Parody: The Final Frontier
Now you can cruise the most hilarious sector of the space-time continuum, with this collection of twenty Star Trek: The Next Generation episodes not by the leading lights of the Western literary tradition: James Joyce, Ernest Hemingway, Jackie Collins...
Steven Boyett transports you into the sort of alternative universes and avid reader or Trekker would love:
...and many more.
Boldly go where no one has gone before with this stellar combination of high art and high comedy.
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Steven R. Boyett has published several science fiction novels and novellas and numerous short stories. He lives in Burbank, California.From Kirkus Reviews:
the world may find this book confirming their fearsor showing just how unlikely they are. Here we have a collection of Star Trek: The Next Generation parodies written in imitation of well-known authors, from literary classics (Melville, Conrad, Joyce) to modern masters (Heller, Salinger, Vonnegut) and today's bestsellers (King, Rice, Clancy, Collins). Naturally, the list includes Hemingway and Kerouac, two of the most parodied authors of the century; and Dr. Seuss's fans have not been shortchanged. While the results are inevitably uneven, there is plenty here to amuse both the Trek watcher and the literary readertwo categories that presumably have a degree of overlap. Boyett manages to walk a fine line between broad and subtle; the Melville parody (``Moby Trek'') opens, ``Call me irresponsible''; the Anthony Burgess (``A Clockwork Data'') is salted with pseudo-Russian; and the Ayn Rand (``Fandom Shrugged'') renames the starship the Free Enterprise. And where it must have been tempting to settle for obvious laughs, many of these parodies work on multiple levels: ``The Ship Also Rises'' copies the style and substance of Hemingway works ranging from ``The Snows of Kilimanjaro'' to Death in the Afternoon, meanwhile poking fun at the frustration of Patrick Stewart's stage ambitions in his role as Captain Picard, and fitting both elements into a credible Trek plot line. Boyett's brief introduction takes an appropriately mock-serious look at the meaning of Trek and at its attraction for the famous writers he parodies (some long dead before the show ever aired, but their submissions were too good to exclude just for that reason). Good fun, especially for readers who get both the literary and Trek references. -- Copyright ©1998, Kirkus Associates, LP. All rights reserved.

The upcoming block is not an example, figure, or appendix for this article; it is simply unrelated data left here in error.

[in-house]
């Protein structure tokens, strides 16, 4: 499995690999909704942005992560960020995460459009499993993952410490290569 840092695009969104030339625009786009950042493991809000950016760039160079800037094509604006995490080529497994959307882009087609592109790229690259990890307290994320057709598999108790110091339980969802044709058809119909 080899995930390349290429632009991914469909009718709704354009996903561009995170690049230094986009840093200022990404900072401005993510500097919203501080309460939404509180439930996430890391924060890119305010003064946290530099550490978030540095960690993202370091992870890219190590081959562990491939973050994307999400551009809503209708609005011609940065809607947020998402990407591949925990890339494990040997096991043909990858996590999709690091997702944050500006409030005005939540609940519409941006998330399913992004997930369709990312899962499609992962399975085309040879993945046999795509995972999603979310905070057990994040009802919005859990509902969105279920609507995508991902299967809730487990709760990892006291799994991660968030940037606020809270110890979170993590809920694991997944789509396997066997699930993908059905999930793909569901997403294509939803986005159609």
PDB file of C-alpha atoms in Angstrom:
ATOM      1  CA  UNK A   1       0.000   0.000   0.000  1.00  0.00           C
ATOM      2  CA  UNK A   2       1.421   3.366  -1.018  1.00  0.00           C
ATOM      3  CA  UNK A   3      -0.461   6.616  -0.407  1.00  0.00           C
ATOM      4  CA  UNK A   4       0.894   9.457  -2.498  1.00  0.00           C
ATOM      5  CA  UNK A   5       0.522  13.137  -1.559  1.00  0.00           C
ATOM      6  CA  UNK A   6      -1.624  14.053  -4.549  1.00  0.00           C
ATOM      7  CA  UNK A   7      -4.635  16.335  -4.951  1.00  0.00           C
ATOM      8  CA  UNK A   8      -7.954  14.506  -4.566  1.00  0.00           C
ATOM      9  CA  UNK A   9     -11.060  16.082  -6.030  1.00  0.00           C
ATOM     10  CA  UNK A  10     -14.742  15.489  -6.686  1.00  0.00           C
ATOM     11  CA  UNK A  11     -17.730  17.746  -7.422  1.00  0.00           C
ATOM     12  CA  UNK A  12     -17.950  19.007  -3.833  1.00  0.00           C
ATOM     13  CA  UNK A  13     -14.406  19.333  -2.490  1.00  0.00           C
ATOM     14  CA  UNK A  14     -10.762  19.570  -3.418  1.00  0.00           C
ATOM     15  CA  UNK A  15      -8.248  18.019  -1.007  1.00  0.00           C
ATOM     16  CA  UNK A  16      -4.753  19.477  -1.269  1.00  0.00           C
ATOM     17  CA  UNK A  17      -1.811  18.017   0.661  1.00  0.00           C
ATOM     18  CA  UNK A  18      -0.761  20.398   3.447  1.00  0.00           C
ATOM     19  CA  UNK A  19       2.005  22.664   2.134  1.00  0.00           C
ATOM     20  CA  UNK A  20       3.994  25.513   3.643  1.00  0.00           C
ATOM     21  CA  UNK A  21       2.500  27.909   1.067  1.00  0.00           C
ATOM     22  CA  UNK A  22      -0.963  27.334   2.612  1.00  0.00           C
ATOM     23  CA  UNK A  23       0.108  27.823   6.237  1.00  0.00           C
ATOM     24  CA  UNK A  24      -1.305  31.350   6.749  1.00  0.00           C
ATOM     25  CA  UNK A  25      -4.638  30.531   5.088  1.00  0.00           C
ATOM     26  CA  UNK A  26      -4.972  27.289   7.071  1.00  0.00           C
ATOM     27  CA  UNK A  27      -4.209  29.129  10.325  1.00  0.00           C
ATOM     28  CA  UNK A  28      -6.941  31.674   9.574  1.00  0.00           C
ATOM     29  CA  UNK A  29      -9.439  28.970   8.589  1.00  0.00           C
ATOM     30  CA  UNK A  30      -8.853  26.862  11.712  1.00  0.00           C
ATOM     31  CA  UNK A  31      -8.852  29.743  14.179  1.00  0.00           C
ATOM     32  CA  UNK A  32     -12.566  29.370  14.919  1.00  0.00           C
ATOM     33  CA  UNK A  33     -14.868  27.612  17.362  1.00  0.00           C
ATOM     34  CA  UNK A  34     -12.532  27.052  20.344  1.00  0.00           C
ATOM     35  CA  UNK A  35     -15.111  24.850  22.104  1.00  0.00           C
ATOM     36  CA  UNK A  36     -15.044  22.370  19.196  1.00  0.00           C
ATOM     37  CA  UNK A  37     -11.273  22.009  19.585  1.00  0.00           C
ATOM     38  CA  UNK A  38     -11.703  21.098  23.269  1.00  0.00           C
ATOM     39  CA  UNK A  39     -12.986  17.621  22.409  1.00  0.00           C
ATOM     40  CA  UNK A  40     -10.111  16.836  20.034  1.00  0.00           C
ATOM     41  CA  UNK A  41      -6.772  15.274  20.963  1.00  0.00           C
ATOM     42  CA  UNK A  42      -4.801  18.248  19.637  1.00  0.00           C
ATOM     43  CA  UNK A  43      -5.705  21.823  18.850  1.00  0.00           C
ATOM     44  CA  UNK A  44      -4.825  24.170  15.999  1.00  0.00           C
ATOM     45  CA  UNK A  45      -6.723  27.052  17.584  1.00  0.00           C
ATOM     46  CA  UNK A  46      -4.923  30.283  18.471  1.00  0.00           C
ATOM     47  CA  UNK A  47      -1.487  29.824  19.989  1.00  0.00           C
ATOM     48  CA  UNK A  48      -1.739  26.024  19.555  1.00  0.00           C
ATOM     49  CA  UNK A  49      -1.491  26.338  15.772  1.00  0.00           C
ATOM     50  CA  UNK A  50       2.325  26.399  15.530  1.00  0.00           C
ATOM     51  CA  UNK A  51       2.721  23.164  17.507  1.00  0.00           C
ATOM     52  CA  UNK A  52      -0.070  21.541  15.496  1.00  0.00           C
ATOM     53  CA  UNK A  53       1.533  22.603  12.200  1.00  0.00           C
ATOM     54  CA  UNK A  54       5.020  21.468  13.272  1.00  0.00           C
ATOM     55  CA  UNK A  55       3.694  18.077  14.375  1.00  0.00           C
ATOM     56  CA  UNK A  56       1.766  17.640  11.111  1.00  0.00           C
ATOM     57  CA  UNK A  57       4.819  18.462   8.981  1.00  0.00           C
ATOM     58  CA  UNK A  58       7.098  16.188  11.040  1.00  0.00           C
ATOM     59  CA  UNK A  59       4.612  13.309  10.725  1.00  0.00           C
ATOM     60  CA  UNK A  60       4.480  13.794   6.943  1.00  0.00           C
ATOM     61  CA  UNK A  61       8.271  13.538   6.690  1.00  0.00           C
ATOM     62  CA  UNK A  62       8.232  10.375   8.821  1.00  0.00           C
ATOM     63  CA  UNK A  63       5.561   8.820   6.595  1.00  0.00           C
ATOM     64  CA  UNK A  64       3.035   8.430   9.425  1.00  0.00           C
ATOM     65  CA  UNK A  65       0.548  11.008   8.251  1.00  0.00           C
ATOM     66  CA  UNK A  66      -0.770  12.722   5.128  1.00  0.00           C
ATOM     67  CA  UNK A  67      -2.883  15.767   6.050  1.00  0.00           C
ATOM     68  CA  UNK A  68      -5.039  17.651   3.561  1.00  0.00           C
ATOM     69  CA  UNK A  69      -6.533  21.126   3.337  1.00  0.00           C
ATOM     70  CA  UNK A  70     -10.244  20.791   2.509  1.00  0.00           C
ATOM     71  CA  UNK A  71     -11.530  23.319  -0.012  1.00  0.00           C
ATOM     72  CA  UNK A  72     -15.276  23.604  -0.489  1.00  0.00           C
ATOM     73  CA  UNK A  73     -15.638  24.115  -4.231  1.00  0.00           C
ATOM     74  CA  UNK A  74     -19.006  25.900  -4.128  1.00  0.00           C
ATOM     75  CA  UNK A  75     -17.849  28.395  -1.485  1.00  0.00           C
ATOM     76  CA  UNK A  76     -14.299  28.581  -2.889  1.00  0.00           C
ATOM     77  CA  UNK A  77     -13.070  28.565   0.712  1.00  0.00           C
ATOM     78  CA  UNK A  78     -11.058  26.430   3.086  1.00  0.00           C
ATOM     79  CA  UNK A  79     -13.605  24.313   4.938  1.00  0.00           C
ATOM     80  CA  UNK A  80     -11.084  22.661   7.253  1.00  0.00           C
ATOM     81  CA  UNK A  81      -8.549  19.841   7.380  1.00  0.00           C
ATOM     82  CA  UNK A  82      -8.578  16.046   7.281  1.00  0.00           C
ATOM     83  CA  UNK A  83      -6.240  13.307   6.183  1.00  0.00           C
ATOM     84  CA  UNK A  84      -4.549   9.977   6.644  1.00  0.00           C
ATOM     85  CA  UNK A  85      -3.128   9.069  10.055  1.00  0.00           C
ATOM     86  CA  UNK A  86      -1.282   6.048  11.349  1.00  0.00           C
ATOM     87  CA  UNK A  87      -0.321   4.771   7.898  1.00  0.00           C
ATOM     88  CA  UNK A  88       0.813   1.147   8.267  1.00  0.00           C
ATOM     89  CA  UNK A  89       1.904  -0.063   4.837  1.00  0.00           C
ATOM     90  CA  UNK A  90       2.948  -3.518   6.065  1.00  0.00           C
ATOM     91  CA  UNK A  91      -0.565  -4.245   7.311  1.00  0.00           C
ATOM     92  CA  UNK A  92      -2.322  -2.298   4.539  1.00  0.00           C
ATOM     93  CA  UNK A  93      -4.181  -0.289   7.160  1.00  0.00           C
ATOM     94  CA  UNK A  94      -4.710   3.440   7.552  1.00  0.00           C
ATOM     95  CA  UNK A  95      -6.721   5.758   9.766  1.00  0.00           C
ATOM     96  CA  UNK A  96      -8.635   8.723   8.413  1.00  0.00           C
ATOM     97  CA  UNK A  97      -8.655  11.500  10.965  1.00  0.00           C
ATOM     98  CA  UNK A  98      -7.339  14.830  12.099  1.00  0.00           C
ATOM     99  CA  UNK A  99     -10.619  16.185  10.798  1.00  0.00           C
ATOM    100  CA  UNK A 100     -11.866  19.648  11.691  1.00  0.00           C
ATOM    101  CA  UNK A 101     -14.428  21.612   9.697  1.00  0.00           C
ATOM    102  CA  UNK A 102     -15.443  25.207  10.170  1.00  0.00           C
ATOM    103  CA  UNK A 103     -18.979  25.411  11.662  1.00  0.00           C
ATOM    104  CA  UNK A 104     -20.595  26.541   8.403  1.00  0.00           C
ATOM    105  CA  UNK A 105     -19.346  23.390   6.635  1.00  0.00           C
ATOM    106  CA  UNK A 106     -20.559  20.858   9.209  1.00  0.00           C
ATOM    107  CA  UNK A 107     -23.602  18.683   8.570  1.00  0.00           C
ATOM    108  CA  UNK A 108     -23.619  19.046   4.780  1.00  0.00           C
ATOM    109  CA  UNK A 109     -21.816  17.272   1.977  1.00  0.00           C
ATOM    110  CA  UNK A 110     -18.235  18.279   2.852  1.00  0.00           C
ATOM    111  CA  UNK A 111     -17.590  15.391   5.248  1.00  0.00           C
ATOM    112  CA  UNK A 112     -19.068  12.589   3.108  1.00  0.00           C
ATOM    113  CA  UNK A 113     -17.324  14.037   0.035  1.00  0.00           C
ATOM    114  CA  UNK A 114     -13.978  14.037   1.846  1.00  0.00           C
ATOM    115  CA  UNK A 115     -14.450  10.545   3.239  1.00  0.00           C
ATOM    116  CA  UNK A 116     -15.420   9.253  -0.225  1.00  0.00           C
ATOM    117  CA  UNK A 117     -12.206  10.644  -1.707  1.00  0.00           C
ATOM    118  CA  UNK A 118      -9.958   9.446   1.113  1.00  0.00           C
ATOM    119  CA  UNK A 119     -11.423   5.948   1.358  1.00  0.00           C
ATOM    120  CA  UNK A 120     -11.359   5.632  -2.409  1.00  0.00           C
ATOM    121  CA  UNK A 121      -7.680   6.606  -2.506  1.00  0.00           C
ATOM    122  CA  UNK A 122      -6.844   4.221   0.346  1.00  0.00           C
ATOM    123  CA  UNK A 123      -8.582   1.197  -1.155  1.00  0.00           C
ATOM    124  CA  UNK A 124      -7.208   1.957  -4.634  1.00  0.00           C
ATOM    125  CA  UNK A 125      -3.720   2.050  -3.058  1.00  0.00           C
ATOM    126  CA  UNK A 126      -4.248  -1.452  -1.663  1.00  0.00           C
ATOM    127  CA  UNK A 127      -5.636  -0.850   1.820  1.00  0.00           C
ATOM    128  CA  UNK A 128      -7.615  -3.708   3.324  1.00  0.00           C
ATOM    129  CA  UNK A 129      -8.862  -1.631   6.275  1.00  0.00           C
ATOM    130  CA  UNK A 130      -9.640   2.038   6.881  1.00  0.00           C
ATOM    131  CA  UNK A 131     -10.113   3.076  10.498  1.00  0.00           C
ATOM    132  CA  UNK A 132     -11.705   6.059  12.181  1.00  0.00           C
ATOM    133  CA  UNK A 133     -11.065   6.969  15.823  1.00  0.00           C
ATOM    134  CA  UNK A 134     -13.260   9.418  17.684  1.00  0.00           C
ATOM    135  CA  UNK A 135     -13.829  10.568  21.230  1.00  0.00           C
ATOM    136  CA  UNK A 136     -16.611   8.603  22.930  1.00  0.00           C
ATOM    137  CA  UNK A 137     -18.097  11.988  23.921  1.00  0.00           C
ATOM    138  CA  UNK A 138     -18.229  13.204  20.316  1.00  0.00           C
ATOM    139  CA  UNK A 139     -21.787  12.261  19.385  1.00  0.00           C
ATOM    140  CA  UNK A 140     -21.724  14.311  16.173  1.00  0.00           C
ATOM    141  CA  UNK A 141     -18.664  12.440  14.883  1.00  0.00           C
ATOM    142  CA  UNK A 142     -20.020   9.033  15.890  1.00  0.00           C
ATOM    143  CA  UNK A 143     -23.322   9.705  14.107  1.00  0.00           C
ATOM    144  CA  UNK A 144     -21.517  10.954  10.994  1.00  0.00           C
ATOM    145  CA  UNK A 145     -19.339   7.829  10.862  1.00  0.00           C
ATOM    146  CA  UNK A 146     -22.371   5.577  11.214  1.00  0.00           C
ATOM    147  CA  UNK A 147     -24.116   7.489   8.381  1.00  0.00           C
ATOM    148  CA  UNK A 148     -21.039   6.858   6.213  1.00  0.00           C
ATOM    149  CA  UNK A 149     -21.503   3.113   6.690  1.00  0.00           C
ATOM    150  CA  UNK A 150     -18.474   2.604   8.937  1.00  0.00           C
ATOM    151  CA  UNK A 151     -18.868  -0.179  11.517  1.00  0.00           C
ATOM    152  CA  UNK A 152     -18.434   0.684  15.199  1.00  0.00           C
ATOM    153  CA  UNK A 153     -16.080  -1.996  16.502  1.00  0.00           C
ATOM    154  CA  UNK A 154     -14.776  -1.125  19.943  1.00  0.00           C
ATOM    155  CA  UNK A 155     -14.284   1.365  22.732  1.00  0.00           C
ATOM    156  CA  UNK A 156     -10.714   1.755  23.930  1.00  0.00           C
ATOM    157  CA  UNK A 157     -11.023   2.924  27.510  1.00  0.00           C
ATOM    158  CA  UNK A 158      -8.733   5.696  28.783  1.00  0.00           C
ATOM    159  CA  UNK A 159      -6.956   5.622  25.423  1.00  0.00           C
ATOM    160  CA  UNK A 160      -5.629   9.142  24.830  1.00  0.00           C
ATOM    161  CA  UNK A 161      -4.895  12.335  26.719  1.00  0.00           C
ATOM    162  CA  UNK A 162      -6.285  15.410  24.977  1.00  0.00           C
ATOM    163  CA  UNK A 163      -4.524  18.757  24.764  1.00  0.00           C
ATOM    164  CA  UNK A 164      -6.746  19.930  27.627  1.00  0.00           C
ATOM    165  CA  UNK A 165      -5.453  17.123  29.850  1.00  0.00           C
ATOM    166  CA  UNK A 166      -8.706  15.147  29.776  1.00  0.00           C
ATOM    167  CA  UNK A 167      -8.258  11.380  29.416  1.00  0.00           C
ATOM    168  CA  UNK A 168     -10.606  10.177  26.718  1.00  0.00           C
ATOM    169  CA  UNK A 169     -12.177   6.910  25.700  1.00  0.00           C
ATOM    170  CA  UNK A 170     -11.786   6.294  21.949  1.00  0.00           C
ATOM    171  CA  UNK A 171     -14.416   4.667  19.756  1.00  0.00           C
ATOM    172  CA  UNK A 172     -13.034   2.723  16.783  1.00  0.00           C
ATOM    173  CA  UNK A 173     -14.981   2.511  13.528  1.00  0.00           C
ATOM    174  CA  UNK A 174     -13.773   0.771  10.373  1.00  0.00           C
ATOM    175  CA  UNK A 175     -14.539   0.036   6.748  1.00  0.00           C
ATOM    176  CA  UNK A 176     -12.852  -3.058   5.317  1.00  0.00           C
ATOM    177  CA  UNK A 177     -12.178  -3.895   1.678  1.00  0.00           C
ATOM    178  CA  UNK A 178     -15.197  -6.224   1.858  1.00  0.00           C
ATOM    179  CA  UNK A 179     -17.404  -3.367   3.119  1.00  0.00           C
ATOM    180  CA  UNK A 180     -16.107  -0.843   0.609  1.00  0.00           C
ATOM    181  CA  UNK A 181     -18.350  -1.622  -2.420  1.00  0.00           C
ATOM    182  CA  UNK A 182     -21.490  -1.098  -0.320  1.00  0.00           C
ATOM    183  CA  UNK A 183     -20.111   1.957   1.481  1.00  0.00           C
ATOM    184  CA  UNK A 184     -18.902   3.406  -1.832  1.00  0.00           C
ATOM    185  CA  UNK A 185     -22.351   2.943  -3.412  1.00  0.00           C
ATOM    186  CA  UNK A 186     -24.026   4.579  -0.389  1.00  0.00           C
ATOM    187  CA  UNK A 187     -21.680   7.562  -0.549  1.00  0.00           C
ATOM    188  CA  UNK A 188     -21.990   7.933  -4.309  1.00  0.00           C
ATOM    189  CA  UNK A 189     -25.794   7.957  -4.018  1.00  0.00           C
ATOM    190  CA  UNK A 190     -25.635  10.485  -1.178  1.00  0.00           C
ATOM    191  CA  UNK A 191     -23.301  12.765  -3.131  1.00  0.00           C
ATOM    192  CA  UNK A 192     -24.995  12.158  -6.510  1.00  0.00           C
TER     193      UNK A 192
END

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Book Description Book Condition: very good. 503 Gramm. Bookseller Inventory # M01882813057-V
Book Description Book Condition: good. 503 Gramm. Bookseller Inventory # M01882813057-G
Book Description Sneaker Pr, 1996. Paperback. Book Condition: Used: Good. Bookseller Inventory # SONG1882813057
Book Description Sneaker Press/Midnight Grafitti Press, Burbank, California, U.S.A., 1996. Softcover. Book Condition: Very Good +. First Printing. vi, + 170pp., b/white 'cartoon-style' line drawn illustrations at rear. Book clean, square. Spine firm. Apparent fine felt tip pen author signature to title page, otherwise leaves clean. Art-illustrated card wrapper has soft vertical crease to front panel, minimal edgewear, light rubbing. "What if Stephen King, Anne Rice, Bret Easton Ellis, and other literary greats had written episodes of 'Star Trek-The Next Generation'? Now you'll know . . ." A Star-Trek Parody. Book weight approx. 290g. Postage charge will be reduced as this item will post under 500g. packed weight. Size: 8vo - over 7¾" - 9¾" tall. Signed by Author. Bookseller Inventory # 005935